¶ 27 Finally, both the federal statement of policy and the Washington statement of intent for ICWA focus on the status of the child. 25 U.S.C. § 1902 states, "The Congress hereby declares that it is the policy of this Nation to protect the best interests of Indian children and to promote the stability and security of Indian tribes and families by the establishment of minimum Federal standards for the removal of Indian children from their families."(Emphasis added.) RCW 13.38.030 states, "The legislature finds that the state is committed to protecting the essential tribal relations and best interests of Indian children by promoting practices designed to prevent out-of-home placement of Indian children that is inconsistent with the rights of the parents."(Emphasis added.) Neither statute expressly states a policy to protect only Indian parents of Indian children: See also25 U.S.C. § 1901(3) (stating that the United States has an interest in protecting Indian children, with no mention of Indian parents).
¶ 28 Nevertheless, CB and RB argue that ICWA's "values" are not implicated in the termination of the parental rights of a non-Indian father to an Indian child who is placed with Indian parents. Br. of Resp't at 9. CB and RB appear to argue that ICWA is designed to protect only Indian families, which they imply consist of Indian parents and their Indian children. We reject this argument.
¶ 29 The federal ICWA provisions regarding congressional findings and policy do reference Indian families. 25 U.S.C. §§ 1901(4), 1902. Further, both 25 U.S.C. § 1912(d) and RCW 13.38.130(1) state that active efforts must be made to prevent the breakup of the "Indian family." However, both the federal and state ICWA plainly apply to involuntary terminations involving an Indian child, regardless of the status of the parents. 25 U.S.C. § 1912(d); RCW 13.38.130(1). There is no indication in either statute that an "Indian family" must have an Indian parent. The argument made by CB and RB would require us to add language to both statutes, which we decline to do. See Kilian, 147 Wash.2d at 20, 50 P.3d 638. Accordingly, we reject CB and RB's argument that applying ICWA termination provisions to a non-Indian parent would be inconsistent with the values of ICWA.
*6 ¶ 30 The federal ICWA also expresses a concern for the interests of Indian tribes. 25 U.S.C. § 1901(3) states that "there is no resource that is more vital to the continued existence and integrity of Indian tribes than their children."25 U.S.C. § 1901(5) states that the states "have often failed to recognize the essential tribal relations of Indian people."See alsoRCW 13.38.030 (referencing in the statement of intent the interests of an Indian child's tribe). But nothing in the language of either 25 U.S.C. § 1912(d) or RCW 13.38.130(1) suggests that ICWA applies only if the parent is a tribal member. Further, because Washington statutes expressly state that ICWA applies when an Indian child is involved, under Washington law an Indian child's cultural tie to a tribe is irrelevant as to whether ICWA applies. In re Parenting & Support of Beach, 159 Wash.App. 686, 692, 246 P.3d 845 (2011).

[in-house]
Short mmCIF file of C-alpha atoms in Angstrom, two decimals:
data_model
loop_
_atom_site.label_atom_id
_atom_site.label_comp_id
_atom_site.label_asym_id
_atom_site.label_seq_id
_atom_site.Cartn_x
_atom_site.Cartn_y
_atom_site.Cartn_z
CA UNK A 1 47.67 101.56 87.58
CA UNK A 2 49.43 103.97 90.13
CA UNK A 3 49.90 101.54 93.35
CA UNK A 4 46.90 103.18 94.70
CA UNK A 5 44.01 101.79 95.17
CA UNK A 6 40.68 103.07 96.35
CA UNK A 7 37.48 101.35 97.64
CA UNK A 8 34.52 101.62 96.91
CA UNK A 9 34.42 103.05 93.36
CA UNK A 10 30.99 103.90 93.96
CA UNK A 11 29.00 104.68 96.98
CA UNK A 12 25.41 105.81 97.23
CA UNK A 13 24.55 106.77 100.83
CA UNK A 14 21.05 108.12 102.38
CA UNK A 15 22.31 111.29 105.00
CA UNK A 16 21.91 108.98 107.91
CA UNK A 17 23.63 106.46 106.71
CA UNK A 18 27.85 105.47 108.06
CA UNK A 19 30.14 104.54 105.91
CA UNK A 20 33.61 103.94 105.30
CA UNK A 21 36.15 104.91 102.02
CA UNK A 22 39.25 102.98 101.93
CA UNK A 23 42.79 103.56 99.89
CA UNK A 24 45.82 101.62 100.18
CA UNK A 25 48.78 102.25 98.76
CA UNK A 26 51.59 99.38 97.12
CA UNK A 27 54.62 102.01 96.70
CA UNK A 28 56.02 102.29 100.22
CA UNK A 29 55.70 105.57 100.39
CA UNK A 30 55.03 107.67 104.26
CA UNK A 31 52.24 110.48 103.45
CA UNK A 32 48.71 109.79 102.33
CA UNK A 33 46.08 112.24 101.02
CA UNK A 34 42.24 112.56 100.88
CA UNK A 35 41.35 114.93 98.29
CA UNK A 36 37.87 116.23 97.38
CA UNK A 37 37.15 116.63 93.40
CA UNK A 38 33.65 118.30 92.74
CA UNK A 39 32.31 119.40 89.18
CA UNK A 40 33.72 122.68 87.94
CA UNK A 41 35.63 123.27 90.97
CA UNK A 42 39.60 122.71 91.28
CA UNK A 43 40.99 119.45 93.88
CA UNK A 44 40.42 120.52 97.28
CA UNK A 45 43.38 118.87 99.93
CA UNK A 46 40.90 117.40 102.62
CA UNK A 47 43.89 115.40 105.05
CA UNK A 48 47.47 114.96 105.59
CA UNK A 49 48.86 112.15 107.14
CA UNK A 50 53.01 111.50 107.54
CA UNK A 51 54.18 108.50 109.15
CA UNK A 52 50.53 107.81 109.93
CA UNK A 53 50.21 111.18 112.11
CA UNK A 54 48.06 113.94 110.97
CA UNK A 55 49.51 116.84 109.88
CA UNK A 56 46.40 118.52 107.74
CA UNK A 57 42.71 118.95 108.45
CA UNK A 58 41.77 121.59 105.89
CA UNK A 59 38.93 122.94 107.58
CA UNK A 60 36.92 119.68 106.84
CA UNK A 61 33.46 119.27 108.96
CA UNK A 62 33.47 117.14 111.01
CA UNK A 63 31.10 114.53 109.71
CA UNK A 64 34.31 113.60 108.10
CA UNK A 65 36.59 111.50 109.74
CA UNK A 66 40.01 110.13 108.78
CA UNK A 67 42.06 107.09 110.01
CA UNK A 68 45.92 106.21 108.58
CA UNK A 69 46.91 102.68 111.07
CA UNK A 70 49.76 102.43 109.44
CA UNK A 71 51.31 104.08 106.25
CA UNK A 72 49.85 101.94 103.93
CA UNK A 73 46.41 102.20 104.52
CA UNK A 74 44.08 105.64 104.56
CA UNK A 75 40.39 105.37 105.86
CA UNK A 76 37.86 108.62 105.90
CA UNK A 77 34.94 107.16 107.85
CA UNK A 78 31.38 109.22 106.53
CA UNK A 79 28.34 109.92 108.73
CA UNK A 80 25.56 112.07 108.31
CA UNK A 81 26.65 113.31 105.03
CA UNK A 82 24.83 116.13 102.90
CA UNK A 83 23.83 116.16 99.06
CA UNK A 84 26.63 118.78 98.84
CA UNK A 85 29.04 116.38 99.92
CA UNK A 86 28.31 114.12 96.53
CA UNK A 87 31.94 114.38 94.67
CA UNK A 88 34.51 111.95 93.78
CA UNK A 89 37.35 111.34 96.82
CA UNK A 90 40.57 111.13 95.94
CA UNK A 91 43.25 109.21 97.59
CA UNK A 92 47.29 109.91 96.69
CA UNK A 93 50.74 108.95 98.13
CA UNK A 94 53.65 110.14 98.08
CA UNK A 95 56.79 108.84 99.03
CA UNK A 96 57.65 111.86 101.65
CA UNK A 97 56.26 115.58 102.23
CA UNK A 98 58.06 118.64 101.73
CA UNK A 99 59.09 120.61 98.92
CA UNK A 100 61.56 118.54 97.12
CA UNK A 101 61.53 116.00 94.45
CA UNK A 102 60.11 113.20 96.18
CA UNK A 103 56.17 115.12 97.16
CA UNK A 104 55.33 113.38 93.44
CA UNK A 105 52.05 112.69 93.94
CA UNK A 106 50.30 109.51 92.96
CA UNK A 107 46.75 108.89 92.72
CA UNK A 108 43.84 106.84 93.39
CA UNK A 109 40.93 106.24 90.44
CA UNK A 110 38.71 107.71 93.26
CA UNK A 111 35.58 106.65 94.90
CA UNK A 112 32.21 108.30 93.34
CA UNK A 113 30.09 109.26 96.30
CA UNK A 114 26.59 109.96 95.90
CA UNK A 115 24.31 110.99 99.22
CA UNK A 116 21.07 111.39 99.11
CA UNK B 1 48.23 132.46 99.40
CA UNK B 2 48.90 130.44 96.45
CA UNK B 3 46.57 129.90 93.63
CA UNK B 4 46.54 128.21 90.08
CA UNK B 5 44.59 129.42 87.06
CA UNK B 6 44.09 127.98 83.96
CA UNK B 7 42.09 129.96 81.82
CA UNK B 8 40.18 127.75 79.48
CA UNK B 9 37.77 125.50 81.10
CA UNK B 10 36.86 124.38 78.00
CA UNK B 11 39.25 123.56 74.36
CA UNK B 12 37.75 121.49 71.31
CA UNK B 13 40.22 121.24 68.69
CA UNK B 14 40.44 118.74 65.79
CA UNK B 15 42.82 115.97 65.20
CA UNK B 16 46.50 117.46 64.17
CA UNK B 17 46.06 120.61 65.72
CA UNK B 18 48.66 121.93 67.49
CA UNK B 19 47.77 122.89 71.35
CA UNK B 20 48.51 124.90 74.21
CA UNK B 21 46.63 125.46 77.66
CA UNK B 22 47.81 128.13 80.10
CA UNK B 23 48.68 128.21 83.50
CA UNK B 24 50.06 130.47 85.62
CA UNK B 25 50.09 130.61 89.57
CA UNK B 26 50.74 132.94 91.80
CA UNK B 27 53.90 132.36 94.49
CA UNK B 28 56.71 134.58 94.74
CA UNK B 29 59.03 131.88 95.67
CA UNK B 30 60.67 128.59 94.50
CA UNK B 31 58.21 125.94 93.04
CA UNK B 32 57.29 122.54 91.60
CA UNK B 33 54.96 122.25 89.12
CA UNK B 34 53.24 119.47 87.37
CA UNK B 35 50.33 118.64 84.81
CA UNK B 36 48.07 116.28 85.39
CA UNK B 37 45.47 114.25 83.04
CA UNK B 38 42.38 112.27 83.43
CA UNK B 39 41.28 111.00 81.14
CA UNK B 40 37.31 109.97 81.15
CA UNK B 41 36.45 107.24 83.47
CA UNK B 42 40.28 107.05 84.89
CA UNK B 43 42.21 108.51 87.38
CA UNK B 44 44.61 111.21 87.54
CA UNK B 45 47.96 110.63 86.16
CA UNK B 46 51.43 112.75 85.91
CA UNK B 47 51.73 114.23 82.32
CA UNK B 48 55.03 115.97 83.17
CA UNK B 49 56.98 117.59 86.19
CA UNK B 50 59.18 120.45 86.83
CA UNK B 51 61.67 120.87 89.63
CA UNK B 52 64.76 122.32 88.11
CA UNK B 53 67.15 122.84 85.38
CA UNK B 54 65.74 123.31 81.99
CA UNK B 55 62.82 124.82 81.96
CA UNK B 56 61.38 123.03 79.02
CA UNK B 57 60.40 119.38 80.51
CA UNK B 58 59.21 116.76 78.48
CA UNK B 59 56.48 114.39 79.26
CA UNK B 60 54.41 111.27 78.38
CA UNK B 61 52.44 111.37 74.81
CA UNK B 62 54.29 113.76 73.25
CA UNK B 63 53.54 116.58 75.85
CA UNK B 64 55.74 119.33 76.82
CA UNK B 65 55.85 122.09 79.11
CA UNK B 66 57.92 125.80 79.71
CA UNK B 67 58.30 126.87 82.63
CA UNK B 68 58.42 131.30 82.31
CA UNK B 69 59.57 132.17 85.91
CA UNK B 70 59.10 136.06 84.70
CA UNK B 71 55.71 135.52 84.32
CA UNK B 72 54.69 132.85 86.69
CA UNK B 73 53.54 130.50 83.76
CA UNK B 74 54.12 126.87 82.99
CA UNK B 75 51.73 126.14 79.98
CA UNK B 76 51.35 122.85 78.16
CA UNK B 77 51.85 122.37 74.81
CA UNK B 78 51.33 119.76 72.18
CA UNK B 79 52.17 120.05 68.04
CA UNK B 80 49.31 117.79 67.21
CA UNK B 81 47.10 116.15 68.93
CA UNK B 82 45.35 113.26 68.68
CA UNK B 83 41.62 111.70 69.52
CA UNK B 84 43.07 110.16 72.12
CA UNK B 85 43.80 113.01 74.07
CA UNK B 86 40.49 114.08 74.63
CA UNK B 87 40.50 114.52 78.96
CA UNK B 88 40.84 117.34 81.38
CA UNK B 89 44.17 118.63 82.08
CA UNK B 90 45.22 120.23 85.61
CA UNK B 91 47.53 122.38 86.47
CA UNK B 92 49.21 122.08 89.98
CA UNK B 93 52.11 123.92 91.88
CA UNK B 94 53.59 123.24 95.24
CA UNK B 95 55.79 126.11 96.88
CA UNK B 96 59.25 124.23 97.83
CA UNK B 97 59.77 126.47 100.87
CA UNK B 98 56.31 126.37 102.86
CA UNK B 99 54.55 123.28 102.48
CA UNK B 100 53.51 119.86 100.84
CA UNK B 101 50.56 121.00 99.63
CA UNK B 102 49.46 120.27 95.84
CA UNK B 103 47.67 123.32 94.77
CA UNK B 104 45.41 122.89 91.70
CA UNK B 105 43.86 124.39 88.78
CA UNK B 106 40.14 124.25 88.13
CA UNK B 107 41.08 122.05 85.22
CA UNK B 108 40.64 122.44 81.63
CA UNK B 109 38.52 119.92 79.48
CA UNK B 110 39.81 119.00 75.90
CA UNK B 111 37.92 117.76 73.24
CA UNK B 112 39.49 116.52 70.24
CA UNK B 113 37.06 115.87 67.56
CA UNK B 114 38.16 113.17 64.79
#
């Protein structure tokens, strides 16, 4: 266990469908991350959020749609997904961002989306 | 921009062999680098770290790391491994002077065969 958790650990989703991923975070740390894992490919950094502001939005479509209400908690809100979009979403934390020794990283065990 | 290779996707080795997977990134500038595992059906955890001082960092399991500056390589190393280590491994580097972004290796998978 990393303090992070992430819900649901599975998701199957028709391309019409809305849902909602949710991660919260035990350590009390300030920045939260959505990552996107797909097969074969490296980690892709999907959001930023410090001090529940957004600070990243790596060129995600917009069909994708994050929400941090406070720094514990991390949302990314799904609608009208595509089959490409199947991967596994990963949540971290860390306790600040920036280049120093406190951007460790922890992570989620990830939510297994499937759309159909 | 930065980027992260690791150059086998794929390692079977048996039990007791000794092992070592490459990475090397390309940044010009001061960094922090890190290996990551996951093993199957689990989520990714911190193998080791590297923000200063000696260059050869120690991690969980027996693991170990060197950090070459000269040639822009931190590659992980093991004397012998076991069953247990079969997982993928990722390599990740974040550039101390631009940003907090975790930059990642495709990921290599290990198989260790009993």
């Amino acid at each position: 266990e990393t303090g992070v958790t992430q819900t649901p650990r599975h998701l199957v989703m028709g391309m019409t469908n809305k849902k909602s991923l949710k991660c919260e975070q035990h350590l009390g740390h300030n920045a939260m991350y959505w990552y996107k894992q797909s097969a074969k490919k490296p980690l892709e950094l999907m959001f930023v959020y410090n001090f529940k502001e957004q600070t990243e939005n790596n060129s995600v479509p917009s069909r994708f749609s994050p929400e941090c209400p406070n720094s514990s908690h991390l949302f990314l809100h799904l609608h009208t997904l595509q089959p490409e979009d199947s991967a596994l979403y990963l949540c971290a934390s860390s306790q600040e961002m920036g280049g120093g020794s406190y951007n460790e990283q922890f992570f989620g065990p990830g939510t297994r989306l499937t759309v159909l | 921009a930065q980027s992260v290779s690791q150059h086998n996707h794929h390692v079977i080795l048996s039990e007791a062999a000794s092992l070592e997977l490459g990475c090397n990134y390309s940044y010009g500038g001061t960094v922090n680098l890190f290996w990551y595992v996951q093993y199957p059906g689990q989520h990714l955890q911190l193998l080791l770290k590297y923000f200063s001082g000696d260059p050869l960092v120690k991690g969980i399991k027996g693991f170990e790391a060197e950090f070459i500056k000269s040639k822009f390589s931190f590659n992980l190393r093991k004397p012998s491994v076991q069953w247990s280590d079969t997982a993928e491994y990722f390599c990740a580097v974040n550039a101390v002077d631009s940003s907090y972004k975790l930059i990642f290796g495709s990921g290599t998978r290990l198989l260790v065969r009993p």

¶ 31 Here, it is undisputed that TAW is an Indian child. Therefore, we hold that the provisions of 25 U.S.C. § 1912(d) and RCW 13.38.130(1) apply to the termination of CW's parental rights even though CW is not an Indian.
D. APPLICATION OF ICWA WHEN THE PARENT ABANDONS THE CHILD
¶ 32 CB and RB argue that ICWA's termination provisions do not apply to the termination of CW's parental rights because he abandoned TAW. Specifically, they argue that the United States Supreme Court's decision in Adoptive Couple precludes the application of the requirements of 25 U.S.C. § 1912(d) and RCW 13.38 .130(1) because CW abandoned TAW. We disagree.
1. Adoptive Couple Decision
¶ 33 In Adoptive Couple, the United States Supreme Court addressed a situation where an Indian child's biological father, a registered member of the Cherokee Nation, voluntarily relinquished his parental rights to the child's non-Indian mother before the child's birth. 133 S.Ct. at 2558. The mother later put the child up for adoption, and a non-Indian couple began adoption proceedings. Id. The biological father contested the proceedings, arguing that he believed he was only relinquishing his rights as to the child's mother. Id. The trial court determined that ICWA applied to the proceedings and that 25 U.S.C. § 1912(f)8 barred the termination of the father's parental rights. Id. at 2559. Accordingly, the trial court denied the adoptive couple's petition for adoption and awarded custody to the father. Id. The South Carolina Supreme Court affirmed the trial court's decision, but it also affirmed the trial court on the basis that the adoptive couple had failed to meet the active efforts requirement of 25 U.S.C. § 1912(d).Id.